U.S. Catholics Learning of Lebanese Hermit Saint
Relics Make Stop at Holy Cross in Batavia During Tour
By Pat Szpekowski, Observer Correspondent
August 17, 2017

BATAVIA—The relics of St. Sharbel Makhlouf from Lebanon were on display at Holy Cross Parish, here, on Aug. 5 and remained in the church for nearly 24 hours.

The relics were honored with prayer by those who venerate this saint and others who have now become more aware of St. Sharbel — also known as St. Charbel — and his humility, powerful miracles and relevance in today’s world.

The relics, which contained a small bone fragment, blood, and a piece of his garments, arrived at Holy Cross at 2:30 p.m. from Our Lady of Lebanon Church in Lombard.

More than 125 people took part in a relic procession led by Father James Parker, pastor, and Deacon Larry Motyka.

Participants sang “Holy God, We Praise Thy Name” and lightly tossed rose petals onto the reliquary as it was raised and carried by four parishioners into the church.

The first prayers before the relic were the rosary, the Chaplet of Divine Mercy and vespers according to the Maronite Catholic Rite.

Adoration of the Blessed Sacrament and veneration of the relics were held later in the evening.

“We are more than blessed to have this grace-filled visit of the relics of a saint who is incorrupt,” said Simone Romanos.

She and her husband, George, and three children, Joseph, Sharbel, and Marie Therese, have been members of Holy Cross since 2010.

“St. Sharbel is amazingly active in the Church today with hundreds of miracles every year, very extraordinary healings, and innumerable conversions,” she said.

Romanos, who was instrumental in bringing the relics to her parish, was born in Lebanon and emigrated to the United States 30 years ago. She was raised in the Catholic faith of the Maronite Antiochan Church.

The legend and powerful stories of St. Sharbel in her home country have deeply touched her.

Romanos has participated in the Mass, rosary and prayers that are held on the 22nd of each month in Annaya, Lebanon with Nohad El Shami.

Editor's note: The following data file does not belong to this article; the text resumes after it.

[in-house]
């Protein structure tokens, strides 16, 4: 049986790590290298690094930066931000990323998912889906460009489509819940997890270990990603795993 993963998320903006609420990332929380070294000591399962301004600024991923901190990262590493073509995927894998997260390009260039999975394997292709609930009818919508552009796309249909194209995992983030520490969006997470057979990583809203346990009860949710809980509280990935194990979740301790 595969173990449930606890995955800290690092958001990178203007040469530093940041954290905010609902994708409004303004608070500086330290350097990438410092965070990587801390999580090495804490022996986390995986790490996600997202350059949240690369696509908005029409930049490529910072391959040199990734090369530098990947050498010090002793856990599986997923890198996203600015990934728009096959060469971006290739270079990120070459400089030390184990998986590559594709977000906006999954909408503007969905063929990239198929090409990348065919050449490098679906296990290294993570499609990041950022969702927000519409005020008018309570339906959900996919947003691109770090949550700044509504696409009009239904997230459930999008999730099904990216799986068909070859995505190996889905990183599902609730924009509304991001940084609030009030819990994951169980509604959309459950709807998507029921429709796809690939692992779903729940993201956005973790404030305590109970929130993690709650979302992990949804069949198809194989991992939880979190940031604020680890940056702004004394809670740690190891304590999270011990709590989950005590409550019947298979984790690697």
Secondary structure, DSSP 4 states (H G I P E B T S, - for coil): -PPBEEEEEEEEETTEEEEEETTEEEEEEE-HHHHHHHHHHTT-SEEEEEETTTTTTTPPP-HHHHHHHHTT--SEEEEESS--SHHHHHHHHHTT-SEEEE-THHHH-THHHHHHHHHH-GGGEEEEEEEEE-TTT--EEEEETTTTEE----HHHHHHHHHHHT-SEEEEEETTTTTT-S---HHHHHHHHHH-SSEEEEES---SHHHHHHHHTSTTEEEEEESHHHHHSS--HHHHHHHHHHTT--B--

El Shami was paralyzed due to a stroke and attributes her 1993 healing, which left her with two scars, to prayers asking St. Sharbel to intercede.

Since then, tens of thousands of people gather on this anniversary day each month when her wounds open and bleed as a reminder of God’s power and glory.

The miracle is little known in the U.S., but word of it spreads more as devotion to St. Sharbel spreads..
“In a time of violence and confusion about the Middle East, St. Sharbel comes to bring us a message of peace and God’s love,” adds Romanos.

“Yes, the Church has saints in the Middle East, and St. Sharbel is celebrated in both the Maronite Antiochian Church and in the Roman Latin Church,” she adds. “He is the bridge between the east and the west and very generous with miracles all over the world.”

Among the participants were Alane Kleinschmidt, a member of St. Patrick Parish in St. Charles, and her granddaughter Brooke Graham from Sheridan.

“I felt it was very important to bring Brooke with me today and teach her about her faith,” said Kleinschmidt.

Graham read briefly about St. Sharbel and exclaimed she was surprised to learn he was a priest, a monk, and a hermit.

“Priests are everywhere helping others and a hermit is just alone,” she said.

After leaving Holy Cross, the relics were returned to Lombard until Aug. 22. St. Sharbel’s relics will then be taken to Our Lady of Mt. Lebanon-St. Peter Cathedral in Los Angeles, Calif.,, for permanent display and veneration in the United States.